In the film, “A Beautiful Mind,” there is a scene where the mathematician and Nobel laureate, John Nash, proposes to his girlfriend. When she says yes, he asks for proof of her love. She responds obliquely by asking him how big is the universe. He says that it is infinite. She then asks for proof of his sweeping statement. He says that he just knows it, that it can be inferred from the convergent possibilities of the stars and galaxies, of space and time. She insists nonetheless if any proof can be found. He replies that ultimately he can only believe it. Well then, there you have it; she doesn’t even have to prove her love; only the stars in her eyes reveal it.
We can only believe in love. On Easter eve, we are astonished that love should still be given in exchange for our betrayal, that mercy should still be offered in return for cruelty, and that the gates of Paradise should even reopen at Calvary. On Easter, new life is given as the reciprocal of death. We can only believe this mysterious exchange and equivalence and logic of love.
It is difficult to believe this love. We look at the schizophrenic layers of our lives, at our capacity for delusion and deception, and we wonder. We wonder whether redemption is real, whether Easter itself might be the delusion. We see how evil endures and we ask whether evil itself, not Easter, might be more compelling. As TIME essayist, Lance Morrow, describes it:
Evil has its physics. It is a current that passes through the world, and through the human heart. It manifests itself sometimes in violent acts; it often makes itself invisible, like an electromagnetic flow, a dark, humming force field. Evil is much more active and surprising than gravity, but like gravity, it is mysterious. It may hide itself in deep and ancient caves.
And yet, Easter grace comes to us through an empty cave. We stand in this empty cave, staring at the blood stained burial cloths and we believe that Love indeed is risen. We stand in this empty tomb, gazing at the linen stains, His wounds that are our wounds, and we are grateful that we can still believe that love is stronger than death, that love is the reciprocal of our smallness, and that love, like the universe, is infinite. Inside this empty tomb, we know that what has been given us this Easter eve, we do not deserve.
The brilliant mathematician, John Nash, who probed the depths of equilibrium dynamics to understand how we behave (or misbehave), was himself a displaced individual, mired in disequilibrium, unsteady as a ship foundering on dark and dangerous waters. We wonder where the beauty lies in such a disheveled mind, and we discover this not in his intelligence, not in his power to catch the luminous patterns shifting beneath reality. The beauty is not in the power. The beauty, the hidden grace, rather, of such a mind is in its utter vulnerability. It is there in the weakness that throws him to the ground, there in his desperation and anxiety, in his panic for security and consistency and love.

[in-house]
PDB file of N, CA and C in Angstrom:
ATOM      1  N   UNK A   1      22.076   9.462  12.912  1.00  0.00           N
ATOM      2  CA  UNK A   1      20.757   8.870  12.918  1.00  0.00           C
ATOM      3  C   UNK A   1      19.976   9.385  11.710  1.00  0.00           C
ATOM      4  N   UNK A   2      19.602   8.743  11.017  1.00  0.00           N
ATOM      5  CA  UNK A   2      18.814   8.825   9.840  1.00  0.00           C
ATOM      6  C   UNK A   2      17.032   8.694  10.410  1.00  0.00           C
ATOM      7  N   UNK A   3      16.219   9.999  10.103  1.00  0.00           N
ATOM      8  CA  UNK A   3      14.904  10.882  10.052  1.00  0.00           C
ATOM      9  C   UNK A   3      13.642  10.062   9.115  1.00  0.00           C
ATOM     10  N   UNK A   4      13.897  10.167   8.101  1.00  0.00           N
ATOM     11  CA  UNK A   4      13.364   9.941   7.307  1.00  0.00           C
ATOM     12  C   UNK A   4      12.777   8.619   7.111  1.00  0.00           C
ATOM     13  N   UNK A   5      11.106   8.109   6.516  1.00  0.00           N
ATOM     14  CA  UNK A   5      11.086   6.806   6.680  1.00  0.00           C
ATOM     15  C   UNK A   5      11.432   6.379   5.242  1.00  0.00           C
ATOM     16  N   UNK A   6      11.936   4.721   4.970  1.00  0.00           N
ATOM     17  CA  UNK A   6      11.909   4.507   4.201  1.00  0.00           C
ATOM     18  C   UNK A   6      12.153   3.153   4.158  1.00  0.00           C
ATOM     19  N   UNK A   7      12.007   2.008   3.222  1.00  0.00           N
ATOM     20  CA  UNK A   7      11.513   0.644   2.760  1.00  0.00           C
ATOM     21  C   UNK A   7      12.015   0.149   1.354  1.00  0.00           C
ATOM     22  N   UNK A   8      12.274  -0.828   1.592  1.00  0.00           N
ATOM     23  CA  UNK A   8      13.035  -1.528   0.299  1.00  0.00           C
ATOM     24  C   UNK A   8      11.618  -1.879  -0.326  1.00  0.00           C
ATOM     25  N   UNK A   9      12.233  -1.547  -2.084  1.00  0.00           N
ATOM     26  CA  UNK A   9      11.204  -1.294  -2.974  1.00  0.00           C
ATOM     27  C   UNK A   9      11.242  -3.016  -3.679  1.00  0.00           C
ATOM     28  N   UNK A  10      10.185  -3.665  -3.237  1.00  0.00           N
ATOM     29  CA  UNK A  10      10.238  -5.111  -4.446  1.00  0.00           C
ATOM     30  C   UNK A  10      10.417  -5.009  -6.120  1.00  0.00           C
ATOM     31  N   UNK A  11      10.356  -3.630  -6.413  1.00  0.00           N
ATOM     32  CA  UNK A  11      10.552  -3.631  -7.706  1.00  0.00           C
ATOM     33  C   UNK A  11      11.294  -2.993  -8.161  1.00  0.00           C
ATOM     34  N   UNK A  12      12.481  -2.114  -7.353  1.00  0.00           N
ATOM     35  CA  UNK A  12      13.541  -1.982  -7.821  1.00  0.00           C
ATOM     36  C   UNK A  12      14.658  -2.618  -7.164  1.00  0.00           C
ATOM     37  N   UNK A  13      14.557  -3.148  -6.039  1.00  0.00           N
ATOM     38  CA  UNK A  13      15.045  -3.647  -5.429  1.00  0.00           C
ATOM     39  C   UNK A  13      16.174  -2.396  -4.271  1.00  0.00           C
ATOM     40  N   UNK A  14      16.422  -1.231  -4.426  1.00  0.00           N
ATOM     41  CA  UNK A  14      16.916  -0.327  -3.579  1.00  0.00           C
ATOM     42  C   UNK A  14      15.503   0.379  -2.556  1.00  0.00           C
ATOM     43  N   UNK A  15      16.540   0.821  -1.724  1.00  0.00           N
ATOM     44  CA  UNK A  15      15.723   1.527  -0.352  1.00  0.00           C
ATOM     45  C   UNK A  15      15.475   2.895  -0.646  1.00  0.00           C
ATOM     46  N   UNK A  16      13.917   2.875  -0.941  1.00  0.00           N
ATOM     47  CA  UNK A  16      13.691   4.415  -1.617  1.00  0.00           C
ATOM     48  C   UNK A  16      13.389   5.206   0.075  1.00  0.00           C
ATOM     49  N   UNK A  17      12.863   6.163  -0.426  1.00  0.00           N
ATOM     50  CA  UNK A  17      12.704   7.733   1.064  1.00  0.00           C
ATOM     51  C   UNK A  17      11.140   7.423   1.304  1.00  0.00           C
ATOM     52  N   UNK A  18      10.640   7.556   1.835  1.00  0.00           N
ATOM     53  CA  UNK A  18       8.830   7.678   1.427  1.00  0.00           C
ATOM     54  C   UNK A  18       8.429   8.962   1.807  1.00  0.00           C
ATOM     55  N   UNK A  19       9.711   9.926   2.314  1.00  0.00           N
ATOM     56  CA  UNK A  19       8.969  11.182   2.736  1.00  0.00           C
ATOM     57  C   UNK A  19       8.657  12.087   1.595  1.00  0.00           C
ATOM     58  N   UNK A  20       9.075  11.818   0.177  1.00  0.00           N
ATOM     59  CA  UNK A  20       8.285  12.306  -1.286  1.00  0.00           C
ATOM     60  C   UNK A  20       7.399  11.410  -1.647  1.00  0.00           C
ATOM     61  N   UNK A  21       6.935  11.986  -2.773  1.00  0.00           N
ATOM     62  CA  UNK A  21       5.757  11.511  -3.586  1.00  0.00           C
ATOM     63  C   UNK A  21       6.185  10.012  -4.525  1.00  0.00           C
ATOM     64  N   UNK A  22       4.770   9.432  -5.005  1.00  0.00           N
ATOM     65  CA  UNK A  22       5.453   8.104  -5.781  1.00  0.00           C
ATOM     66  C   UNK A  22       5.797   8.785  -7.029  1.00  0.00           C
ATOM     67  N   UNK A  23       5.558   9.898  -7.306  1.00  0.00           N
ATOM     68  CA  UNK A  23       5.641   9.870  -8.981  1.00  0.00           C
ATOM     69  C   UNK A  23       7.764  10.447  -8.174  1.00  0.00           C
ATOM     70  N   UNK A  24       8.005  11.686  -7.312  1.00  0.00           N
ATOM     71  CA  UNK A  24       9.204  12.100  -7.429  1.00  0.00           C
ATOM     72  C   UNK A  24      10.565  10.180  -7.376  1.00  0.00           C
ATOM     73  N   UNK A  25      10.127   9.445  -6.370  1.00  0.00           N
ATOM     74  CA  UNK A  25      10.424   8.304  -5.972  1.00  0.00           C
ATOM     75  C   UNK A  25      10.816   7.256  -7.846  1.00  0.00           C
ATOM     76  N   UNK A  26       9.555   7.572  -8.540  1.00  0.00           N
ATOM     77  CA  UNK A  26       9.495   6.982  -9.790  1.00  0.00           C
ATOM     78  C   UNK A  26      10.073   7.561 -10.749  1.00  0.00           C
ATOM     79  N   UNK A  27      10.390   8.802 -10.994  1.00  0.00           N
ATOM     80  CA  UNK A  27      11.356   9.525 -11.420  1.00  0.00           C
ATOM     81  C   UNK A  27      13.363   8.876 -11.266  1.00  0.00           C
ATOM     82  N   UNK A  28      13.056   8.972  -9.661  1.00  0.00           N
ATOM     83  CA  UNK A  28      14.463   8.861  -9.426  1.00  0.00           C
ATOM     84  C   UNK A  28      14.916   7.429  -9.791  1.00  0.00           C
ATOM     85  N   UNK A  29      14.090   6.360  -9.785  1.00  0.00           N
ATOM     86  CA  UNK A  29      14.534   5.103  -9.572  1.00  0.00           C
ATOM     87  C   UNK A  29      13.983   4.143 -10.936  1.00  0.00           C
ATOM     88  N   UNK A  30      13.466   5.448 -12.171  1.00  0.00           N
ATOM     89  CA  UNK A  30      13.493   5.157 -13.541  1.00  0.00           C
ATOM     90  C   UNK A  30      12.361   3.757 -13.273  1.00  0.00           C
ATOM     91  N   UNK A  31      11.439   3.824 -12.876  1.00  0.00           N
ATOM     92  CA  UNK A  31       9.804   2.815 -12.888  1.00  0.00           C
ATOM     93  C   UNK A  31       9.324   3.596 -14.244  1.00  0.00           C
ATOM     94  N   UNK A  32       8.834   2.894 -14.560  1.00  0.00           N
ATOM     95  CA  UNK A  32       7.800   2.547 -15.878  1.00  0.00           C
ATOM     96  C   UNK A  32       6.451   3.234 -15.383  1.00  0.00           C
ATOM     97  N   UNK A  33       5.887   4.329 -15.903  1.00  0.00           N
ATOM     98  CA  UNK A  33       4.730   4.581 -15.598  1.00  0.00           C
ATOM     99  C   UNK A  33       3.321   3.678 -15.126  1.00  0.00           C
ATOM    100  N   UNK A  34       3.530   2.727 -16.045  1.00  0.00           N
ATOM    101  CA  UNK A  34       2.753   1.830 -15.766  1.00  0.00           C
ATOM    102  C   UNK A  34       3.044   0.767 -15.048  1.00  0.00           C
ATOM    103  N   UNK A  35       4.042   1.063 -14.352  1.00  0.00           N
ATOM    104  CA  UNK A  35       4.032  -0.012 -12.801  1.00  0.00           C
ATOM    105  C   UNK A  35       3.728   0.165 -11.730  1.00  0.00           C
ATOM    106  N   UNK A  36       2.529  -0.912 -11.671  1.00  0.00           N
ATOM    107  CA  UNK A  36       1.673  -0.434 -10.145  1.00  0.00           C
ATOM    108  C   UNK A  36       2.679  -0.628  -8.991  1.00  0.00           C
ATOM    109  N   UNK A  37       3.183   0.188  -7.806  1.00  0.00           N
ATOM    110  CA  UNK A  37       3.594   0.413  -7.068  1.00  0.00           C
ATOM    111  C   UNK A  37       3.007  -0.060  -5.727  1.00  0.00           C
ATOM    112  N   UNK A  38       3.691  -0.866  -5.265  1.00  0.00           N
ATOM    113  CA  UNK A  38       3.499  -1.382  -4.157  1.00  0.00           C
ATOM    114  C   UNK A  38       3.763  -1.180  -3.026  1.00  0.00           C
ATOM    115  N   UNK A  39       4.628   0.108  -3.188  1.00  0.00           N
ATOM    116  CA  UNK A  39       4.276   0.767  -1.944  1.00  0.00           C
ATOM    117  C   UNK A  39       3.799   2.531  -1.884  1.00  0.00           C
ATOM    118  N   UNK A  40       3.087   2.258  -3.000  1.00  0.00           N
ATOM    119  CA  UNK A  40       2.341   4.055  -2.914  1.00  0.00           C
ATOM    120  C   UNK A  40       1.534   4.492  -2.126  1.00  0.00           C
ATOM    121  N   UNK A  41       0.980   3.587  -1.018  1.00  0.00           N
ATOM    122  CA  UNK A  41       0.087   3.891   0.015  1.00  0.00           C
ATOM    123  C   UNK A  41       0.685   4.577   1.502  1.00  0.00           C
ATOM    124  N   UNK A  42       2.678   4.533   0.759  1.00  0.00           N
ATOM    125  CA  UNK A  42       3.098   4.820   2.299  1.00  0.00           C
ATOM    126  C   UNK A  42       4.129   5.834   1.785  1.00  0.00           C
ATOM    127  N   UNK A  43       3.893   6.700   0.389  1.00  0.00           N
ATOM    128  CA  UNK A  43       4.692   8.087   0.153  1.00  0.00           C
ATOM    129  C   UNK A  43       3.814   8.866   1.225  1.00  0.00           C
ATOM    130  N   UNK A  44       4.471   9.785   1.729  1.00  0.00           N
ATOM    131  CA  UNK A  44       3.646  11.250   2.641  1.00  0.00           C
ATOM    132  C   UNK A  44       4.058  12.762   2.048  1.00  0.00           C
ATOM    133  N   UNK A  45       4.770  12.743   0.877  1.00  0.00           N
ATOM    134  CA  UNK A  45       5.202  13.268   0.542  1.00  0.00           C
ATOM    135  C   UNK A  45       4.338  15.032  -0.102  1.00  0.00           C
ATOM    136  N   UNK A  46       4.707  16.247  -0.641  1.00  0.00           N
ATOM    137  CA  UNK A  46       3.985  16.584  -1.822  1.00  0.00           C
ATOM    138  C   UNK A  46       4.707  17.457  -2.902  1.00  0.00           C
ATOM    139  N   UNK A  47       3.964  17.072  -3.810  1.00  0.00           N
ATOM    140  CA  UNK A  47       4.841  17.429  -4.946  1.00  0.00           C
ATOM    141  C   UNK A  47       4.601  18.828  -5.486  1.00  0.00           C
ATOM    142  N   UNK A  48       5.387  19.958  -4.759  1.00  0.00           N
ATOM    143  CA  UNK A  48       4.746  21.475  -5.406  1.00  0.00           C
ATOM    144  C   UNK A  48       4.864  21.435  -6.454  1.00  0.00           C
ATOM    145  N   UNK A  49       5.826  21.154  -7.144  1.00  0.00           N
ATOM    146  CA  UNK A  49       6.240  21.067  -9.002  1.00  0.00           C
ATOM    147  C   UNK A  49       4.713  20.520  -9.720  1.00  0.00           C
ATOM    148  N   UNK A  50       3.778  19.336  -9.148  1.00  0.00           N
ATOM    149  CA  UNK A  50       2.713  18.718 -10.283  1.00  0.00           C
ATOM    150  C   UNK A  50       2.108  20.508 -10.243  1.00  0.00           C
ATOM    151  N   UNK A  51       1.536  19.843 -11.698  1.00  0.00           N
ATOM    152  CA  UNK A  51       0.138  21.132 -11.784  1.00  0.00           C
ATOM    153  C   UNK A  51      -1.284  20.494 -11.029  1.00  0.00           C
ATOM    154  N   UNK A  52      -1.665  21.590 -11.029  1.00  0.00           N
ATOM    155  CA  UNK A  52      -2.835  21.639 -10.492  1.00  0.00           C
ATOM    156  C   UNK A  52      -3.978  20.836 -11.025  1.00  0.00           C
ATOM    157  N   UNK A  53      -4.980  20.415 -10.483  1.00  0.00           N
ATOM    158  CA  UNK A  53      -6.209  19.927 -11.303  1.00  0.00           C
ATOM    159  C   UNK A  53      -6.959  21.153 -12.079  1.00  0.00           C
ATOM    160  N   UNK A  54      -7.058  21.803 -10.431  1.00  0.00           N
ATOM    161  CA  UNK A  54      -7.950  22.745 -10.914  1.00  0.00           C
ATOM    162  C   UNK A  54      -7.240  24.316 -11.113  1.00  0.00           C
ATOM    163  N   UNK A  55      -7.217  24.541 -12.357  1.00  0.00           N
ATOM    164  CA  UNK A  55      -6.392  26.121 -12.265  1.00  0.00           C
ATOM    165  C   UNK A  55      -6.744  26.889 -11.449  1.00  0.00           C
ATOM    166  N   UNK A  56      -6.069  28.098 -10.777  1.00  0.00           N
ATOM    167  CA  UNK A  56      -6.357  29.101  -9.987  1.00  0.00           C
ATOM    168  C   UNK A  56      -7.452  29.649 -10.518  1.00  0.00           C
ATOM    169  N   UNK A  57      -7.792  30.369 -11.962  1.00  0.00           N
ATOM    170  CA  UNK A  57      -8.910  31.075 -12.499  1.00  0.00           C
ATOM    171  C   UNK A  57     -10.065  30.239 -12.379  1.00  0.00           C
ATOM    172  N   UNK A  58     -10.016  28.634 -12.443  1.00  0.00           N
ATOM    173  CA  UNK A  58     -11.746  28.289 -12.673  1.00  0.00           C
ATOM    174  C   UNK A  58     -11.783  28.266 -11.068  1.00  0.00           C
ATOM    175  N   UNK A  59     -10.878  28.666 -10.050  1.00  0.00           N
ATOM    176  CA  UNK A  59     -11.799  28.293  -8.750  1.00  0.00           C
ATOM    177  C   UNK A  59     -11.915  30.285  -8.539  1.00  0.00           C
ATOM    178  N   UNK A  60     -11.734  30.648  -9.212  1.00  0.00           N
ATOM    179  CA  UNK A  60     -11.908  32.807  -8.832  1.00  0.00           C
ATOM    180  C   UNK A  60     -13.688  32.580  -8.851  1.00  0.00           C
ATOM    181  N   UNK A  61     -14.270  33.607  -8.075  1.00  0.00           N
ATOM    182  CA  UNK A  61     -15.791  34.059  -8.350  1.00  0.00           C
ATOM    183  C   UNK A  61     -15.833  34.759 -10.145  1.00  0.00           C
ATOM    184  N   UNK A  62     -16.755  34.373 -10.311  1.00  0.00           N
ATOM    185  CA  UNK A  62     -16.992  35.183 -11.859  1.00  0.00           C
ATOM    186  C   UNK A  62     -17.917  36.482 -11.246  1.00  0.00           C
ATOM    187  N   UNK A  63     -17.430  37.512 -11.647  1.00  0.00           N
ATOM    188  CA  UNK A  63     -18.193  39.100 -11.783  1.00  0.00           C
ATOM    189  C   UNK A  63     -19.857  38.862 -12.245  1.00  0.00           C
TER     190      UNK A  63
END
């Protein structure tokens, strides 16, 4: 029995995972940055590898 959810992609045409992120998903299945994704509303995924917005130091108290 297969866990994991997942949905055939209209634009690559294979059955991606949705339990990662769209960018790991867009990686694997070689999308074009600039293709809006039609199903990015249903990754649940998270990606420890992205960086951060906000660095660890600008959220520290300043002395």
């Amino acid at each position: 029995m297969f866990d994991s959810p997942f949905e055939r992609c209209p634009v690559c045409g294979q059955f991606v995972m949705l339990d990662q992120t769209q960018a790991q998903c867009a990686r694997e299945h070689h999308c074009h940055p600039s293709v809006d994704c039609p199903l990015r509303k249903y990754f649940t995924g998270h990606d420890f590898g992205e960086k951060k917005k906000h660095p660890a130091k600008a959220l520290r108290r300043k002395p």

Without Easter, we would not have readily seen such grace and beauty rising from the ruins. The new life of Easter is the third axis that gives depth and perspective to our flat two-dimensional lives.
How we have come to deserve all this beautiful grace, perhaps we shall never know. It is like love that lives in secret, enduring, as the poet Neruda writes, “between the shadow and the soul.”
I love you without knowing how, or when, or from where,
I love you straightforwardly, without complexities or pride:
so I love you because I know no other way
than this, in which there is no I or you,
so intimate that your hand upon my chest is my hand,
so intimate that when I fall asleep it is your eyes that close.
All this is grace beyond mathematical definition. This Easter eve, in Eucharist, we shall receive You our God in our lives again, as someone who lives in us, who stays with us even through our dysfunctional moments, so intimate that when we sleep, it is Your eyes that close; so intimate that when we mourn, it is Your tears that fall; so intimate that when we rejoice, it is Your smile that rises.
No schizophrenia here. Only an identity and loving equivalence, a convergent pattern that reveals the direction of this cruciform and gracious Easter love. We are Your beloved. Not even the size of this universe will hinder You from coming so close to us in love.
Let us therefore love the God who lives in us, by loving one another.
Let us accept his forgiveness as we forgive our selves and each other.
Let us go to rise with God, by lifting the hearts and burdens of one another.
We have been given a beautiful grace that is as early as Paradise and as infinite as the universe. We believe it. We know it. And we don’t even have to prove it.
[by Fr. Jet Villarin, SJ]
About Jett Villarin, SJ
Fr. Jett is a Filipino Jesuit priest and scientist, who is the university president of Ateneo de Manila University. He received the National Outstanding Young Scientist award in 2000, and the Outstanding Book Award for “Disturbing Climate” in 2002. He is also an active member of several local and international environment and climate committees, such as the United Nations’ Consultative Group of Experts for Developing Countries, and the Inter-Agency Committee on Climate Change, among others.